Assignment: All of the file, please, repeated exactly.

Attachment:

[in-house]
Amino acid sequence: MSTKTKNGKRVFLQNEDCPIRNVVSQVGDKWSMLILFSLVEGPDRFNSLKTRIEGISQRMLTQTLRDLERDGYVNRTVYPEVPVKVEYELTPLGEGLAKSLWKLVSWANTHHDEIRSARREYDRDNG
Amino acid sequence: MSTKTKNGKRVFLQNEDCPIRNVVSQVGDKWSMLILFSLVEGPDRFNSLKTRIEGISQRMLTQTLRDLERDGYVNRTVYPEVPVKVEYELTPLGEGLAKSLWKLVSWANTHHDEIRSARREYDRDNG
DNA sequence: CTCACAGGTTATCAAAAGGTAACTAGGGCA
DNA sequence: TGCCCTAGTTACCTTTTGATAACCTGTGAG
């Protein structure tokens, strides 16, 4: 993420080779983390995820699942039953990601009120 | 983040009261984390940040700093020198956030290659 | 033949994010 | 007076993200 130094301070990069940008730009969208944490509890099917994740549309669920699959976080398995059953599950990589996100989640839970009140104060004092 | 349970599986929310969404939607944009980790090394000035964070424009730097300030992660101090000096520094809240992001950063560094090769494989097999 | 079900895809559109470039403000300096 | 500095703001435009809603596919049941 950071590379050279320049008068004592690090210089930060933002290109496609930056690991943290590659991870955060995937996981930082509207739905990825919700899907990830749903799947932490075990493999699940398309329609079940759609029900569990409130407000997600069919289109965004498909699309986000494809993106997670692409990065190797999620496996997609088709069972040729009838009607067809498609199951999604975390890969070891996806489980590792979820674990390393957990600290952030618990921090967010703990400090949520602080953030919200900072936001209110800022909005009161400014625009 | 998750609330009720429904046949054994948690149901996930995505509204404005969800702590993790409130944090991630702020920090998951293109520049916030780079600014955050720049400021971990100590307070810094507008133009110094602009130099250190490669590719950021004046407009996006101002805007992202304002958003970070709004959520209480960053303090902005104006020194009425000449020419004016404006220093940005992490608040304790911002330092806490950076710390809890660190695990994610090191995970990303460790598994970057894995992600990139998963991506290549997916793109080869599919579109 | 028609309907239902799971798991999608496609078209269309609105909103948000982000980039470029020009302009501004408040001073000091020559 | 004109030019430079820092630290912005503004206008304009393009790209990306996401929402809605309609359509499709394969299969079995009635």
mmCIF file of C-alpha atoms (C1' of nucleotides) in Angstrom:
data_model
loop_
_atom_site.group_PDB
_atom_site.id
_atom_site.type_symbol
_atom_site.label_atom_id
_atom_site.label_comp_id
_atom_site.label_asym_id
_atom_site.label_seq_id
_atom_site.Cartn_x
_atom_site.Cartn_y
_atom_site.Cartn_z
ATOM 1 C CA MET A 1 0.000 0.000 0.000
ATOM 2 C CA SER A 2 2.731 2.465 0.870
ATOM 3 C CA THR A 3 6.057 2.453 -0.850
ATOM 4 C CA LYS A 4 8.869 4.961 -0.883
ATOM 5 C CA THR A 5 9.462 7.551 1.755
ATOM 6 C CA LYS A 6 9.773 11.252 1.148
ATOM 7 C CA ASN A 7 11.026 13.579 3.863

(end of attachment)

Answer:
[in-house]
Amino acid sequence: MSTKTKNGKRVFLQNEDCPIRNVVSQVGDKWSMLILFSLVEGPDRFNSLKTRIEGISQRMLTQTLRDLERDGYVNRTVYPEVPVKVEYELTPLGEGLAKSLWKLVSWANTHHDEIRSARREYDRDNG
Amino acid sequence: MSTKTKNGKRVFLQNEDCPIRNVVSQVGDKWSMLILFSLVEGPDRFNSLKTRIEGISQRMLTQTLRDLERDGYVNRTVYPEVPVKVEYELTPLGEGLAKSLWKLVSWANTHHDEIRSARREYDRDNG
DNA sequence: CTCACAGGTTATCAAAAGGTAACTAGGGCA
DNA sequence: TGCCCTAGTTACCTTTTGATAACCTGTGAG
């Protein structure tokens, strides 16, 4: 993420080779983390995820699942039953990601009120 | 983040009261984390940040700093020198956030290659 | 033949994010 | 007076993200 130094301070990069940008730009969208944490509890099917994740549309669920699959976080398995059953599950990589996100989640839970009140104060004092 | 349970599986929310969404939607944009980790090394000035964070424009730097300030992660101090000096520094809240992001950063560094090769494989097999 | 079900895809559109470039403000300096 | 500095703001435009809603596919049941 950071590379050279320049008068004592690090210089930060933002290109496609930056690991943290590659991870955060995937996981930082509207739905990825919700899907990830749903799947932490075990493999699940398309329609079940759609029900569990409130407000997600069919289109965004498909699309986000494809993106997670692409990065190797999620496996997609088709069972040729009838009607067809498609199951999604975390890969070891996806489980590792979820674990390393957990600290952030618990921090967010703990400090949520602080953030919200900072936001209110800022909005009161400014625009 | 998750609330009720429904046949054994948690149901996930995505509204404005969800702590993790409130944090991630702020920090998951293109520049916030780079600014955050720049400021971990100590307070810094507008133009110094602009130099250190490669590719950021004046407009996006101002805007992202304002958003970070709004959520209480960053303090902005104006020194009425000449020419004016404006220093940005992490608040304790911002330092806490950076710390809890660190695990994610090191995970990303460790598994970057894995992600990139998963991506290549997916793109080869599919579109 | 028609309907239902799971798991999608496609078209269309609105909103948000982000980039470029020009302009501004408040001073000091020559 | 004109030019430079820092630290912005503004206008304009393009790209990306996401929402809605309609359509499709394969299969079995009635």
mmCIF file of C-alpha atoms (C1' of nucleotides) in Angstrom:
data_model
loop_
_atom_site.group_PDB
_atom_site.id
_atom_site.type_symbol
_atom_site.label_atom_id
_atom_site.label_comp_id
_atom_site.label_asym_id
_atom_site.label_seq_id
_atom_site.Cartn_x
_atom_site.Cartn_y
_atom_site.Cartn_z
ATOM 1 C CA MET A 1 0.000 0.000 0.000
ATOM 2 C CA SER A 2 2.731 2.465 0.870
ATOM 3 C CA THR A 3 6.057 2.453 -0.850
ATOM 4 C CA LYS A 4 8.869 4.961 -0.883
ATOM 5 C CA THR A 5 9.462 7.551 1.755
ATOM 6 C CA LYS A 6 9.773 11.252 1.148
ATOM 7 C CA ASN A 7 11.026 13.579 3.863